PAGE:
The Simpsons, The Simpsons

The annual “Treehouse Of Horror” Simpsons is exempt from the critical and creative grind of its season. An outlet for genre parodies and premises too outlandish for even Springfield’s elastic reality, these episodes form a reliably playful cul-de-sac where the show and its fans can unite in a love of inventive, ghoulish silliness. Tonight’s 25th installment doesn’t contain any all-time classics, but is nonetheless an especially confident Halloween outing.

The “Treehouse” recipe of specific movie references, strong voice work, attention to detail, and just a soupçon of heart is best realized in the opener “School Is Hell,” where Bart, left to his own devices in the detention room (always a bad move, Skinner), finds a portal to Hell, only to discover that, in the infernal Springfield Elementary it leads to, his genius for li’l bastardy makes him a star student. Sure, Lisa, sucked into the Hellmouth along with him, finds momentary solace when an indoor snowfall proves that “it’ll be a cold day in Hell when Lisa Simpson is popular,” but once she and Bart find a way out (via the Burns Hell-port, a division of Gulf & Western), only Bart longs to return to the place where his mischievous spirit lends him peerless skills of ironic damnation. (A perpetual torture machine consisting of piranhas, a fan, and aquarium underwear being his masterstroke.)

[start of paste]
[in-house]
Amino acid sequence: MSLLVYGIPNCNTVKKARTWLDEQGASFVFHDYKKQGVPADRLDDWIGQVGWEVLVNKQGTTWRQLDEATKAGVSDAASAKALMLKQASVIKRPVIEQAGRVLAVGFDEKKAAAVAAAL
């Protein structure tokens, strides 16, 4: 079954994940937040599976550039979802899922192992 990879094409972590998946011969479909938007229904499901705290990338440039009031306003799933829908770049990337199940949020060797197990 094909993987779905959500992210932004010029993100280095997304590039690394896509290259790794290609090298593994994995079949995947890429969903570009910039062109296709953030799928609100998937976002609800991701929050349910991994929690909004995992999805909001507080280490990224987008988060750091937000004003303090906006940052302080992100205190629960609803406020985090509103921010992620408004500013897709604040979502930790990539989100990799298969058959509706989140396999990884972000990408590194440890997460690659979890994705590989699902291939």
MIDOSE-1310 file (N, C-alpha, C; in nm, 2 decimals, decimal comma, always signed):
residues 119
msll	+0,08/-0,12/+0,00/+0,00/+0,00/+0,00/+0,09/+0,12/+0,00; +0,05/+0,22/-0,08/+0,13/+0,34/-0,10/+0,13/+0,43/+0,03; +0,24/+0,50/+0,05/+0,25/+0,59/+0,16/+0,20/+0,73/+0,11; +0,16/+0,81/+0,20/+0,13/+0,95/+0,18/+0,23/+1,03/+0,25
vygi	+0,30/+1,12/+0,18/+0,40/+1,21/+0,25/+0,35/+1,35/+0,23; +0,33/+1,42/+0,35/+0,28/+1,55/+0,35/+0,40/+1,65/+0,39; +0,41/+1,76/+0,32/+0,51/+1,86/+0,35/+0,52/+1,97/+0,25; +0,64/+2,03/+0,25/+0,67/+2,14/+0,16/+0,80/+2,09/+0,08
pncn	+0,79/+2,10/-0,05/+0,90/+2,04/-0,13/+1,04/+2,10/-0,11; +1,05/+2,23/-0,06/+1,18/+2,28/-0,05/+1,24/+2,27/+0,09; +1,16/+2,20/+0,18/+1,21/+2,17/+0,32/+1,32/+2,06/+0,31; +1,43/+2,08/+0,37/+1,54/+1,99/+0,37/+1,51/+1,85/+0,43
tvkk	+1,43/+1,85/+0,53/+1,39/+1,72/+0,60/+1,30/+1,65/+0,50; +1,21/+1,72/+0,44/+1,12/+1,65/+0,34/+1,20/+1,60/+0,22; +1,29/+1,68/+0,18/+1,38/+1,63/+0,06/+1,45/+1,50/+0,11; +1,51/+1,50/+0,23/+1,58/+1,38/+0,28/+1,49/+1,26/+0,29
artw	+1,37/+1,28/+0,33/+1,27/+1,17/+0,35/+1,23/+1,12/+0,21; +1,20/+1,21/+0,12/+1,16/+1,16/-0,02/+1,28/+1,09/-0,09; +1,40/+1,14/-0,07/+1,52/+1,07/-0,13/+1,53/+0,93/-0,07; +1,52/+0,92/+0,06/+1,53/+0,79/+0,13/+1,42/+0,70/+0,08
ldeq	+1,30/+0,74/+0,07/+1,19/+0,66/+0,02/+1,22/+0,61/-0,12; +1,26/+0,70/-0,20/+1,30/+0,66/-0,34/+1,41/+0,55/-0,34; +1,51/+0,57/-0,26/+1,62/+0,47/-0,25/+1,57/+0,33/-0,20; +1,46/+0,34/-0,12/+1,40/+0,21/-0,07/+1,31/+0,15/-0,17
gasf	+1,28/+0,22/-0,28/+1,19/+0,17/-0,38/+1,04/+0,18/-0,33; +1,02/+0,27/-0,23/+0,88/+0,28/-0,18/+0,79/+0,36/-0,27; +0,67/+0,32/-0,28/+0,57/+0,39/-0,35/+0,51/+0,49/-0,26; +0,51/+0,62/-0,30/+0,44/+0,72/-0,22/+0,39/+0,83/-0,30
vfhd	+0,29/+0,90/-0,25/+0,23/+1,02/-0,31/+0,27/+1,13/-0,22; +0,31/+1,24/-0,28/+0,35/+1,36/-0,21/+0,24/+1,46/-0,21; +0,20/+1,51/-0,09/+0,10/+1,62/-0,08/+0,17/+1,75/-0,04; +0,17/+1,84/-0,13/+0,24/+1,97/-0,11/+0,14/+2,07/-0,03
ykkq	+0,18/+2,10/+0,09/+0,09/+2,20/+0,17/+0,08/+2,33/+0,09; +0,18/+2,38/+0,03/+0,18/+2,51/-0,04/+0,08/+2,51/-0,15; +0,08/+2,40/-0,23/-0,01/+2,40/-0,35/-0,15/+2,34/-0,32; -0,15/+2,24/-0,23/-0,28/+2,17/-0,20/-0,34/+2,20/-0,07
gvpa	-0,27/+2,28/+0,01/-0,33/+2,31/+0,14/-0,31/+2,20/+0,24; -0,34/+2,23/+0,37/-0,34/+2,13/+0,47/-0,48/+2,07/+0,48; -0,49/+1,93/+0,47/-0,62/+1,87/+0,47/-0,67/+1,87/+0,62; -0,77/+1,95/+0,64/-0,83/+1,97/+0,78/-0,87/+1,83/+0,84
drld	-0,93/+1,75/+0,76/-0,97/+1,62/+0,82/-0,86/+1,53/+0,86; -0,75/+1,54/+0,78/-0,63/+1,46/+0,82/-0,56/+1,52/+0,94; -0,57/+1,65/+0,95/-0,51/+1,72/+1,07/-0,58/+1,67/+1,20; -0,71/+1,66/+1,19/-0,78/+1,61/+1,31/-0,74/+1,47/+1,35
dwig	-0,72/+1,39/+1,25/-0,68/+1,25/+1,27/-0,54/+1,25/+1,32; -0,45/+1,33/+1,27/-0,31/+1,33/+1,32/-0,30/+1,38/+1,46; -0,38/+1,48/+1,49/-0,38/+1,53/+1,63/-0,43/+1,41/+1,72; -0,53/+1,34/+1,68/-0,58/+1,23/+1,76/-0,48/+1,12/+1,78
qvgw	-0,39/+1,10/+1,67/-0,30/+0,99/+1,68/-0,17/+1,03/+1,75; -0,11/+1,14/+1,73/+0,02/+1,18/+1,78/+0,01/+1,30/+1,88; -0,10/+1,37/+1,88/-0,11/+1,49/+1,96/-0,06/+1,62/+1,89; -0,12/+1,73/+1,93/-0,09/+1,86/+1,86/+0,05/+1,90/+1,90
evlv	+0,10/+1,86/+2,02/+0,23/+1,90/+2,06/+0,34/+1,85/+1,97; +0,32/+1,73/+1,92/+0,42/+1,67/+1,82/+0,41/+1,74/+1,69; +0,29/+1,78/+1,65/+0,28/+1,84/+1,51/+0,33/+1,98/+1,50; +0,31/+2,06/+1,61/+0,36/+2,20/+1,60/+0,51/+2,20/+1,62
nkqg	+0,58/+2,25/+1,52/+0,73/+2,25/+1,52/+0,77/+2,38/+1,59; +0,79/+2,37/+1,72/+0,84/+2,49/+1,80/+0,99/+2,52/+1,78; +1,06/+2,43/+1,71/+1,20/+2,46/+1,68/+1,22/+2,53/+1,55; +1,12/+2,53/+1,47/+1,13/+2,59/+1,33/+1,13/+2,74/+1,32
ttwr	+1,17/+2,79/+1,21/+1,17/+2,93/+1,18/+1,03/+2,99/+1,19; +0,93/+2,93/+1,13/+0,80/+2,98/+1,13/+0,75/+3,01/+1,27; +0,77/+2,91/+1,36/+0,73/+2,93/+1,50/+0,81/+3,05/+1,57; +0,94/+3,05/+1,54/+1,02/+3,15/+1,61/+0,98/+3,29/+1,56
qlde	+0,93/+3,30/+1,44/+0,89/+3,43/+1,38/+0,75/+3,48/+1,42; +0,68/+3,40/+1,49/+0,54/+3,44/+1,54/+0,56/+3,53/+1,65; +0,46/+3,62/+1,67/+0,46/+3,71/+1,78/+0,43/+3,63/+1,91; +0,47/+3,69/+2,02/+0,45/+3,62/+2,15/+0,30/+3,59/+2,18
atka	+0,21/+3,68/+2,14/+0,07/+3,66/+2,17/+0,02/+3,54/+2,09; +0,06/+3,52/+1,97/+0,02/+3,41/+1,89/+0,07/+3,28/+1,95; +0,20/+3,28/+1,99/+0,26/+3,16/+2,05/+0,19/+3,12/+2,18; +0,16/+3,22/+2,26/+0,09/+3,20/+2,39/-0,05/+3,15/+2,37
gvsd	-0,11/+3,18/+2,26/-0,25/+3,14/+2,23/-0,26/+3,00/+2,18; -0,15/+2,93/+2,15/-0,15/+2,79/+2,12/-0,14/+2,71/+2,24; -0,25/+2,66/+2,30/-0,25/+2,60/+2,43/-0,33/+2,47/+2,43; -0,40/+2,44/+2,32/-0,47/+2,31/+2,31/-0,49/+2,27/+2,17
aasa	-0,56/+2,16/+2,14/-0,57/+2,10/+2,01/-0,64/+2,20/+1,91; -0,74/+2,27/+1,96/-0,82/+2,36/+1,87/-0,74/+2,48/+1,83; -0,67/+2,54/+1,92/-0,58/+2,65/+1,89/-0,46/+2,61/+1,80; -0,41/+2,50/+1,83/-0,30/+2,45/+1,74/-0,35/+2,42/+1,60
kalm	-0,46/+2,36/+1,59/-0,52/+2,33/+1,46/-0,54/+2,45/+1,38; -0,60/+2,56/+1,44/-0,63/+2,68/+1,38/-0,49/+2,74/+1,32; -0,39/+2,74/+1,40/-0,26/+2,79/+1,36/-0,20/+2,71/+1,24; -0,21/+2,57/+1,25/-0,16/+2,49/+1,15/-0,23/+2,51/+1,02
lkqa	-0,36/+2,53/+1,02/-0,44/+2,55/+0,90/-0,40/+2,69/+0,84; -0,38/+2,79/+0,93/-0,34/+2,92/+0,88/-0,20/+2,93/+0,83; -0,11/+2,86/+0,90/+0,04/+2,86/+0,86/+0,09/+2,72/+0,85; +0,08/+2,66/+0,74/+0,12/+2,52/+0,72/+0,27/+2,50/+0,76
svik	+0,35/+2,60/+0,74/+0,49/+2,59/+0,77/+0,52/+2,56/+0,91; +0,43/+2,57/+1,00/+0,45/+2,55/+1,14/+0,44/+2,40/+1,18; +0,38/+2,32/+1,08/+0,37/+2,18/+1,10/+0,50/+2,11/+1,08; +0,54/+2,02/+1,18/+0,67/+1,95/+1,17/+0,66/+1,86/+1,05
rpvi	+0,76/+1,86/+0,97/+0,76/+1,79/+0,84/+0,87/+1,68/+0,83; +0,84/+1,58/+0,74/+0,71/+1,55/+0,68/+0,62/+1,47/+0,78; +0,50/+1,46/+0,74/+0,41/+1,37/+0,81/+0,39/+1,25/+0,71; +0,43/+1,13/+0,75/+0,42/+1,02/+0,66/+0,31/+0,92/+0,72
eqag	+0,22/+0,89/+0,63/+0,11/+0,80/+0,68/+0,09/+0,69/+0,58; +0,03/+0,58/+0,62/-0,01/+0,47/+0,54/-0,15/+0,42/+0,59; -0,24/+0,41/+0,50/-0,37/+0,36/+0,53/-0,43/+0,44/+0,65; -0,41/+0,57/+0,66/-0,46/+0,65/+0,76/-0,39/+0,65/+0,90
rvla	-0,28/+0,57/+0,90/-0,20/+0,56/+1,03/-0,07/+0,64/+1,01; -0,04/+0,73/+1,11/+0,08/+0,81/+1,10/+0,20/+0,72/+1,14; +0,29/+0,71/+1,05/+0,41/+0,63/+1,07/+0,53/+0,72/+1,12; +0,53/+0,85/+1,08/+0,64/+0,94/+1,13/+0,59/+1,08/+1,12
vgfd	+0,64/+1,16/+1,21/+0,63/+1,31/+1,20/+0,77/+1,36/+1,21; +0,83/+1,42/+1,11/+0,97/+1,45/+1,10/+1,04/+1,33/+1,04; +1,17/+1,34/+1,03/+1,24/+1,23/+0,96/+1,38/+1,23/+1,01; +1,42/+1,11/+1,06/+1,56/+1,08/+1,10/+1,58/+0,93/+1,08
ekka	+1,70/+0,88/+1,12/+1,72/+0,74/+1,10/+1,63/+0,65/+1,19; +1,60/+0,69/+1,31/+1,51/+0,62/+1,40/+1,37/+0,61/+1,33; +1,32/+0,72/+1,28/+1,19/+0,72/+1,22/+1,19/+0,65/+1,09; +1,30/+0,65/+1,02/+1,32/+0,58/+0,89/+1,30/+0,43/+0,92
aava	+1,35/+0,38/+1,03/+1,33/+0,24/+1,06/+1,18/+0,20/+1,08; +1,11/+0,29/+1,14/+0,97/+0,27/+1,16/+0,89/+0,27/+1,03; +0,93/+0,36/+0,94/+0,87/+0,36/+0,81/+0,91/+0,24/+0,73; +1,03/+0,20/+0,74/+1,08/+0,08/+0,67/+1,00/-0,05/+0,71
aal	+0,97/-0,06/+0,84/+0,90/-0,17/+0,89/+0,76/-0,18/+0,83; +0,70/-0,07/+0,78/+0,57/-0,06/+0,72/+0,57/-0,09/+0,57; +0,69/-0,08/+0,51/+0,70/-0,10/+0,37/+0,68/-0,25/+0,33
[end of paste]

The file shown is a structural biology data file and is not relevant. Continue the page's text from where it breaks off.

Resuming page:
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Throughout, the segment looks great—from the shading to the coloring to the character design, there’s a cinematic quality that renders this scholastic Hell especially rich. There’s a Futurama-style inventiveness to the other student hellspawn as well—from the millipedes to the tooth-heads, to the “bleeding eyes with finger legs,” to (my favorite) the screaming torsos. The Skinner/Chalmers two-headed administrator make a formidable team, with Chalmers’ “Skin him!” vying with his fury at eternally damned Noah Webster (he changed the spelling of “theater” from “-re” to “-er”) for their biggest laugh. The quick-hit nature of any “Treehouse” segment necessitates that any nod to emotion be a passing one, but both Bart’s self-esteem at being thought smart for once (he’s Hell’s Lisa), and Homer’s willingness to be tortured as part of Bart’s final exam manage to squeeze in enough resonance to round the bit off satisfyingly.